It’s clear by now that the two lads aren’t in the mood for giving any insightful or complex answers today, maybe because there is far less complexity behind THE LAST SHADOW PUPPETS than you might assume from listening to their albums. It’s just two old buddies who love to record songs that are picked with pop musical references. Turner and Kane love explore the sound of a musical generation they were never part of. The first single Bad Habits, for example got a pretty ‘Alfred Hitchcock-sounding vibe’ as Kane explains later. The surprisingly progressive first single from Everything You’ve Come To Expect might misguide you because the rest is ‘pretty much the same stuff all over again, right?’ as Turner interrupts. He laughs. Both laugh. They look at each other and suddenly start to make funny noises and talk in a nonsense language to each other that is clearly based on long running inside jokes. These joyful moments give an insight into the chemistry of those two guys who still seem to have a lot of fun doing what they are doing. Well, aside for the promo days which they clearly seem to not enjoy at all.
The Last Show Puppets: ‘We’re not like Coldplay…’
Everything You’ve Come To Expect might end up being the middle-part of a potential trilogy that is defined by the cohesive sound THE LAST SHADOW PUPPETS picked for their project. Looks like the option for a potential cheesy 80s synthpop album is not on the table right now, although the guys really like the thought of it. They start making fun of the 80s style and fashion and the fact that they didn’t have a proper uniform for their project. ‘We’re not like COLDPLAY, ripping of Sgt. Pepper’, jokes Turner with Kane adding: ‘Yeah, we forgot to bring our neon spray cans…’ Still, a quick follow-up might be in conflict with the schedules of their main projects. Especially the ARCTIC MONKEYS frontman is pretty sure about this and says: ‘My band wouldn’t allow me that.’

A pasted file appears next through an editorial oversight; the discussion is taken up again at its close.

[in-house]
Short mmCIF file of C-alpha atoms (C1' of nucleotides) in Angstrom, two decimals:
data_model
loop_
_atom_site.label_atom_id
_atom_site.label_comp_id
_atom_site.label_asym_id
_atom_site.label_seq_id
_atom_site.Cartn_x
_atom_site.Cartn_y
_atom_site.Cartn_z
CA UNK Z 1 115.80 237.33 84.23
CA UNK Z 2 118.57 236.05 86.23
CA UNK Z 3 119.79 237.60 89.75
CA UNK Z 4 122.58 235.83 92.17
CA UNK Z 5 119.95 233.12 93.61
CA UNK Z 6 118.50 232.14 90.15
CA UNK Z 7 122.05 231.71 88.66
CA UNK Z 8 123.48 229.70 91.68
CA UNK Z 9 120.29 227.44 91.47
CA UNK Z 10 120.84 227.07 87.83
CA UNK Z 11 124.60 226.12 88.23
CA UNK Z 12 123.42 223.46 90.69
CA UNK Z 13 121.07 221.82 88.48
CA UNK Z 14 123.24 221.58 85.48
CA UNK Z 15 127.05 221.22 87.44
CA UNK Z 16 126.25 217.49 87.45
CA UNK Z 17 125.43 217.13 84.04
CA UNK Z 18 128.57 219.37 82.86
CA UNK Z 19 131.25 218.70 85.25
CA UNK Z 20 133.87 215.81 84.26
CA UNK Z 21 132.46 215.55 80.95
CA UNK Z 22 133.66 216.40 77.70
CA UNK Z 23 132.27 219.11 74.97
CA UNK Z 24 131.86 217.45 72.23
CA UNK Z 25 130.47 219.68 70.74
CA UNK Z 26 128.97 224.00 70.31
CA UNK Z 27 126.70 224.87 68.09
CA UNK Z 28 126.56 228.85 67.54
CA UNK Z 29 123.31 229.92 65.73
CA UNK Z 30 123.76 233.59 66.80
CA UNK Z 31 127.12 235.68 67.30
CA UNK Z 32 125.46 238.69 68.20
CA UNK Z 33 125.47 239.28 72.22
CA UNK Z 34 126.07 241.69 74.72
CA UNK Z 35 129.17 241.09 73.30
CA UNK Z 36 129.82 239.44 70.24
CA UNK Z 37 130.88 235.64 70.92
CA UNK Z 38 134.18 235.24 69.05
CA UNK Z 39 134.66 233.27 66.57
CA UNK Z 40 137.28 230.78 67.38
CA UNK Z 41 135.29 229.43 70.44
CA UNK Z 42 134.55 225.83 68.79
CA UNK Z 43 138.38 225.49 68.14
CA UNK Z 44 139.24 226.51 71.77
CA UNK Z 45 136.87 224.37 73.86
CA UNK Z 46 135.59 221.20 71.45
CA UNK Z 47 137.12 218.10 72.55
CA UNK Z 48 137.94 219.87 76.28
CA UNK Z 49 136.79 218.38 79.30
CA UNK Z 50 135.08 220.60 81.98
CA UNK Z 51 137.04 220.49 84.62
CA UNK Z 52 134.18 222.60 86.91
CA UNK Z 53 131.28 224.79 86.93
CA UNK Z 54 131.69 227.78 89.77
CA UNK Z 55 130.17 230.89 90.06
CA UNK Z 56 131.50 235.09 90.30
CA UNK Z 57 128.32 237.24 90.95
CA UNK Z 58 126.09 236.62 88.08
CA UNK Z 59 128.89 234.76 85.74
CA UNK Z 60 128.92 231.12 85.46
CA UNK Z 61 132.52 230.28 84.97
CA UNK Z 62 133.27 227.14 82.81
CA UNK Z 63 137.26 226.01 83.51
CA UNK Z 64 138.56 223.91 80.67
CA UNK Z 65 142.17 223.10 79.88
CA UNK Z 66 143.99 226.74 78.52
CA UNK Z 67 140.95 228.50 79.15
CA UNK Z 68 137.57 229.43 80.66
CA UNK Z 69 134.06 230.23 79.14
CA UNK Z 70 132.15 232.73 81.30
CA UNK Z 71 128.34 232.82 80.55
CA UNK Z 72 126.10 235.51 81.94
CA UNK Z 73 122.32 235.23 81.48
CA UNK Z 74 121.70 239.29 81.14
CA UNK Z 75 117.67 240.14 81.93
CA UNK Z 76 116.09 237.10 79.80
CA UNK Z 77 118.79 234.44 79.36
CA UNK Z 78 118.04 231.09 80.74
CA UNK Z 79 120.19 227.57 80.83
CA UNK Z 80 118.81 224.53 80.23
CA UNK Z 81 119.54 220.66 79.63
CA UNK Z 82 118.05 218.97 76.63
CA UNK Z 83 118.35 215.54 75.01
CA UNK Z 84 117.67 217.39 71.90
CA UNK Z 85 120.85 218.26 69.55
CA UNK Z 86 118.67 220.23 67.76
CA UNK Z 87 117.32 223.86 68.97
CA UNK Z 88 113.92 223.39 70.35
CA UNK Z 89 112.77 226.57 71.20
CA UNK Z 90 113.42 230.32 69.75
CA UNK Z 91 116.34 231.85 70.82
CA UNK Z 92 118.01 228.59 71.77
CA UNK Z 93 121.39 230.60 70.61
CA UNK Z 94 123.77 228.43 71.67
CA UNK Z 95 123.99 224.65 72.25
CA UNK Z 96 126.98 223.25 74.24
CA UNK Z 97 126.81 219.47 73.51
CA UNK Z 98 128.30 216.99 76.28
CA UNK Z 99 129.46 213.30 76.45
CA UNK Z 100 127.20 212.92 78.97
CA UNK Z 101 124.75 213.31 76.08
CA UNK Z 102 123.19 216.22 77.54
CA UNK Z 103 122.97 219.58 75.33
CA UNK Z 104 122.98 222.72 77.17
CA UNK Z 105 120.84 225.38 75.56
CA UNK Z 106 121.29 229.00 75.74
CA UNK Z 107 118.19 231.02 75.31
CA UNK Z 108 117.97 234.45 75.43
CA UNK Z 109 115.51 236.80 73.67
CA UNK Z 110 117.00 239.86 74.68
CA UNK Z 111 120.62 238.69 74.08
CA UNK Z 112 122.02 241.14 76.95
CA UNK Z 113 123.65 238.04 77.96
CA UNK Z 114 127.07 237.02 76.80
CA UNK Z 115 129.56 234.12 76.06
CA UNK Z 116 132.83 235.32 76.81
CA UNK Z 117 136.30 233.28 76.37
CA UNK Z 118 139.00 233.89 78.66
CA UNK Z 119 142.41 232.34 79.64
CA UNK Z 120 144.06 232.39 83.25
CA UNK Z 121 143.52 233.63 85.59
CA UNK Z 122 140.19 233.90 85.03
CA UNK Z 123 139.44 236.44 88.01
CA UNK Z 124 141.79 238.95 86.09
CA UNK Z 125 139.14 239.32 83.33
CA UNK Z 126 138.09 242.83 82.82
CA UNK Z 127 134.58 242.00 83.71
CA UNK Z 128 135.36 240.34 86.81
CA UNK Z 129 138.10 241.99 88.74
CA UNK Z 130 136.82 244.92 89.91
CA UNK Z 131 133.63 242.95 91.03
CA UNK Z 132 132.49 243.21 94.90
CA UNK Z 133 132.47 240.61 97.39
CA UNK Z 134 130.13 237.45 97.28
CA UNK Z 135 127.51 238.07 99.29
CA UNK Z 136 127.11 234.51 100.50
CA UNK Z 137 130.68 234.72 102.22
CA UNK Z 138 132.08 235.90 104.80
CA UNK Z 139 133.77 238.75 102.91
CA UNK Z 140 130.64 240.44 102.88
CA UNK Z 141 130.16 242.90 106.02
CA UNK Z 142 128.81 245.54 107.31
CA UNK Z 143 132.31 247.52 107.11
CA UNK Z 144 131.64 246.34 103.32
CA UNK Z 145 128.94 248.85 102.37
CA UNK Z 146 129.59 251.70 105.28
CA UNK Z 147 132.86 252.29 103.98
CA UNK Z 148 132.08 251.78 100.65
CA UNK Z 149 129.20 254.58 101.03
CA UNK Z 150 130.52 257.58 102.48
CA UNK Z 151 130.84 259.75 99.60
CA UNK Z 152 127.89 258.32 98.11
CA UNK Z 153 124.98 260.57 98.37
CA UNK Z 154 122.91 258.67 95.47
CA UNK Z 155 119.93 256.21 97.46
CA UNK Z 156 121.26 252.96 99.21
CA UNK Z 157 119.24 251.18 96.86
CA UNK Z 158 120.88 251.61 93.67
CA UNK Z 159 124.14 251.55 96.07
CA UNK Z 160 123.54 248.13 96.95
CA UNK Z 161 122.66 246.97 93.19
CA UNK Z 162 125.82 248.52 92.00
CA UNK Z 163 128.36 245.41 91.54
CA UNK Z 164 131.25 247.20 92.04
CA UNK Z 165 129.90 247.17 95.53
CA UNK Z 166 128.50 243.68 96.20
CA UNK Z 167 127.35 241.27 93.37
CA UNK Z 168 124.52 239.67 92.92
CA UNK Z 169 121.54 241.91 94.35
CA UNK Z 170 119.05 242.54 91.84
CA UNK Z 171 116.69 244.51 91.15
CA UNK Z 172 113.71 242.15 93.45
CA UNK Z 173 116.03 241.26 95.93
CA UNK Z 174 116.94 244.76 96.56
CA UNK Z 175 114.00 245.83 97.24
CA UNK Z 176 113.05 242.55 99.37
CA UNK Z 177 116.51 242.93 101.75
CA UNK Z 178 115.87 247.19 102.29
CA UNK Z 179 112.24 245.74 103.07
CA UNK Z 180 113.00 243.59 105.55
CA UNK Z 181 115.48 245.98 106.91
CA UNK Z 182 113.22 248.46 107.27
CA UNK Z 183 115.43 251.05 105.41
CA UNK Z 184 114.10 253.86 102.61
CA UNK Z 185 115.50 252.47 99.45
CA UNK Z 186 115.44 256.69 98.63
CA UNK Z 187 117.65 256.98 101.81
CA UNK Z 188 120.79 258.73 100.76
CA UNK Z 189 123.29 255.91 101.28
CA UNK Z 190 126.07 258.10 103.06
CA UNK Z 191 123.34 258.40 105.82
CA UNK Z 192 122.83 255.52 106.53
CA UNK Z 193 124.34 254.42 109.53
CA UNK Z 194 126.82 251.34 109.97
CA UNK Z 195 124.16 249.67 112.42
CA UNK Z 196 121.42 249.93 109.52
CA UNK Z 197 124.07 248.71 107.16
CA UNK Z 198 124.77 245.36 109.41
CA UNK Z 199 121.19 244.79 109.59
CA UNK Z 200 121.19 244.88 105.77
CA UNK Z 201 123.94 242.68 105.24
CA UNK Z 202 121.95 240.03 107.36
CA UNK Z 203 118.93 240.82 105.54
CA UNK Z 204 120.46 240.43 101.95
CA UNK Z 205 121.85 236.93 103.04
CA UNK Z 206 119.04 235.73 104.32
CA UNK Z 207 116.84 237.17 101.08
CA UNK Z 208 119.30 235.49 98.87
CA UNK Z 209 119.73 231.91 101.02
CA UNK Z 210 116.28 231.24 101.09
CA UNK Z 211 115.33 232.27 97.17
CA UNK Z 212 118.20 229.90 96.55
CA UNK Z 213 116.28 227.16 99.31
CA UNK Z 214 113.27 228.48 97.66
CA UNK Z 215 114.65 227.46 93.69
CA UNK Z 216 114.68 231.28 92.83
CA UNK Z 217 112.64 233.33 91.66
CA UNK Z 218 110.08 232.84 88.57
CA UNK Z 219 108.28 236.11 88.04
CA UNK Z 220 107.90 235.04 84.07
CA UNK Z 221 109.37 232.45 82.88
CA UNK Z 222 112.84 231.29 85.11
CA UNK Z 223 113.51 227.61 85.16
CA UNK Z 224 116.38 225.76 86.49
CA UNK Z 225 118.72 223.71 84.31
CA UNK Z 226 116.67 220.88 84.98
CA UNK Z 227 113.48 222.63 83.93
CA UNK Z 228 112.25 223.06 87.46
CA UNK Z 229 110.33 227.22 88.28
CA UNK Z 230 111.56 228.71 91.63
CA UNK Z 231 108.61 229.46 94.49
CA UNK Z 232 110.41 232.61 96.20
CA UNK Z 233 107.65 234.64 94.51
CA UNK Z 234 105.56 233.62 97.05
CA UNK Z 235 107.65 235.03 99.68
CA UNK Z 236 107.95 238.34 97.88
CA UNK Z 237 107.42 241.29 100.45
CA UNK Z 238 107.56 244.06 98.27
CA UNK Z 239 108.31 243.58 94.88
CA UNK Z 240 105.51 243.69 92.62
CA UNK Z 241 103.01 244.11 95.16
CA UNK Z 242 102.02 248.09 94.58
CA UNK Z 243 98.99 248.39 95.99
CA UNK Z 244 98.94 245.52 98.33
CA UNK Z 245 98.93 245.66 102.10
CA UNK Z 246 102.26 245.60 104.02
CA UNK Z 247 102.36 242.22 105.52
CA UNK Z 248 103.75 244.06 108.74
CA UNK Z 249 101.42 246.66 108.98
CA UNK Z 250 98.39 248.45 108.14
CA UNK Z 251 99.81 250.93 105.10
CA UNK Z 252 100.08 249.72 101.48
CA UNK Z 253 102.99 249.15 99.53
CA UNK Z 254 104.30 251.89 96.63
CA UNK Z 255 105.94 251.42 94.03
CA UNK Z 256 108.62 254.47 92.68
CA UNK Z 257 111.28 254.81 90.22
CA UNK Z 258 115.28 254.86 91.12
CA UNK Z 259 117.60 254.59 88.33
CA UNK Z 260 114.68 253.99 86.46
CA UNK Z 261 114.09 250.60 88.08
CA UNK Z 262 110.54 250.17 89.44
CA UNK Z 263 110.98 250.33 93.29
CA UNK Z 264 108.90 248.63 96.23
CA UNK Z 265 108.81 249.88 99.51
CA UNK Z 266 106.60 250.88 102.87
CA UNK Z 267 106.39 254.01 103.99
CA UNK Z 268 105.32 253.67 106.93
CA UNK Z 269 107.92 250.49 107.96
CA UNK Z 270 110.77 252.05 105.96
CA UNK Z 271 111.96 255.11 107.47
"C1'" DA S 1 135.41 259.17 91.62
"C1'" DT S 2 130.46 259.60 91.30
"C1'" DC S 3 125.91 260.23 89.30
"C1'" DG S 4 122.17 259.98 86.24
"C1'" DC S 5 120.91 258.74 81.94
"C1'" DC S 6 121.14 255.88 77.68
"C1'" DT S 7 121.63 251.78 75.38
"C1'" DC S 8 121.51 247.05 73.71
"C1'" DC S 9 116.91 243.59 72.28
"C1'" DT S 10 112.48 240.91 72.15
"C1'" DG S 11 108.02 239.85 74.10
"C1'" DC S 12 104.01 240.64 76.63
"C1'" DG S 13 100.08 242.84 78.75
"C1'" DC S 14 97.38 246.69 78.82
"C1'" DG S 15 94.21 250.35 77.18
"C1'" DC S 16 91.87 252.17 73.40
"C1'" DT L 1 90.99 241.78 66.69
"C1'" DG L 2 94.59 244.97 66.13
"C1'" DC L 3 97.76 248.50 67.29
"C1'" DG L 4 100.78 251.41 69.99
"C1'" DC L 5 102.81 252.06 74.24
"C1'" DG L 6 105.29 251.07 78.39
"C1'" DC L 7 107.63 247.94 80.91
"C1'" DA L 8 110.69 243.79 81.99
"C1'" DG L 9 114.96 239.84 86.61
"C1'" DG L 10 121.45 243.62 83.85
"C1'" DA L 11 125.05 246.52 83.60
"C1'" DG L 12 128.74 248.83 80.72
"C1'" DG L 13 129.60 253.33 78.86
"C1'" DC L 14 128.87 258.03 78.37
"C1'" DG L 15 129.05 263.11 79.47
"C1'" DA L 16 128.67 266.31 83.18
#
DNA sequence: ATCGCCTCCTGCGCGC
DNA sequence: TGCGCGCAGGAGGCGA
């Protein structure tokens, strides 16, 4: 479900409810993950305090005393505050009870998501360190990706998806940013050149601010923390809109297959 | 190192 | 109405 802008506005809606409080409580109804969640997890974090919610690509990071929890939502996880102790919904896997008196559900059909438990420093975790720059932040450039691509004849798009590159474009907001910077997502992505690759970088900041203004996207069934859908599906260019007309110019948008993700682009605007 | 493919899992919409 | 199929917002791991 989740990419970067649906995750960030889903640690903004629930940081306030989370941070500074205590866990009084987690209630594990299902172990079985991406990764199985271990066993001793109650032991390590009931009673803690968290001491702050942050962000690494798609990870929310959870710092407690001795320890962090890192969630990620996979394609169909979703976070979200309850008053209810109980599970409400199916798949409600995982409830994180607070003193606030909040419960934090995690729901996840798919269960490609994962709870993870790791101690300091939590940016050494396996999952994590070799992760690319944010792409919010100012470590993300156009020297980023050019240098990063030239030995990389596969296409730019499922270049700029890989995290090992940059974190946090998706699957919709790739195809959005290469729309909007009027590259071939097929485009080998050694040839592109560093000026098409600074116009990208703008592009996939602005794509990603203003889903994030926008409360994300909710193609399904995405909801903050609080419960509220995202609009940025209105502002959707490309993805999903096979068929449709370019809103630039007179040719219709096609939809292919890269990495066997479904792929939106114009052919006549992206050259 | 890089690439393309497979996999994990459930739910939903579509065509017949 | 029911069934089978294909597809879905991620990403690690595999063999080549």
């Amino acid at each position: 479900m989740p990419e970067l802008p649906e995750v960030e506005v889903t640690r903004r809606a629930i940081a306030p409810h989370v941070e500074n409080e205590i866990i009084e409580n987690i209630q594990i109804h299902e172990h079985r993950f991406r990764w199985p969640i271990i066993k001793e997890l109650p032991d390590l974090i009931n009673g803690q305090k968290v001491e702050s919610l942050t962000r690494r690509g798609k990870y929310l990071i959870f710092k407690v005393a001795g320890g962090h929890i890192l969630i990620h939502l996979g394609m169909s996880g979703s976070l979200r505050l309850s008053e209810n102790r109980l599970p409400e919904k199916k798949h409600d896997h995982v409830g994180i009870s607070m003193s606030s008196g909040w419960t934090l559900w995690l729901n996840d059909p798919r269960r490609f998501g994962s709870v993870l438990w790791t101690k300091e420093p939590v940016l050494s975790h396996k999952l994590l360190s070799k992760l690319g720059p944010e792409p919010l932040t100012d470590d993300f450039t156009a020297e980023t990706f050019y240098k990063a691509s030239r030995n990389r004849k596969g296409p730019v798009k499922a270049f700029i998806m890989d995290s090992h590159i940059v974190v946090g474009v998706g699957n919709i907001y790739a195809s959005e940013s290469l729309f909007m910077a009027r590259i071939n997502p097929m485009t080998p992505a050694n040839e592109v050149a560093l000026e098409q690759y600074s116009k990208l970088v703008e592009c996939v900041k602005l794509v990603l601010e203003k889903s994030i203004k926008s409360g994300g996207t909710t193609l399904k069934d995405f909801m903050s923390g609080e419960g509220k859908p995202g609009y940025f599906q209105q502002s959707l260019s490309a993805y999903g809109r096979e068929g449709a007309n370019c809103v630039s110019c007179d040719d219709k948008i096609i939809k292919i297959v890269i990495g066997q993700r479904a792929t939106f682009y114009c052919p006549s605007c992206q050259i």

Next stop is New York. At least that’s what Alex Turner thinks; he’s not 100% sure. The jetlagged buddies take the elevator down for a radio interview and I can’t help but feeling a bit sorry for whoever has to deal with them in that situation. I don’t think that Turner and Kane are arrogant rock star bastards. Well, I’m also not Zane Lowe, obviously. To me they just seem to pull up a shield for protection, avoiding a direct confrontation and prefer to let their music do the talking. And maybe that’s the best way to keep your friendship alive in this weird environment that is called showbiz. These guys simply don’t like to make a big deal out of themselves aside from the stage. The age of understatement isn’t over yet and the best might be still to come for Turner and Kane…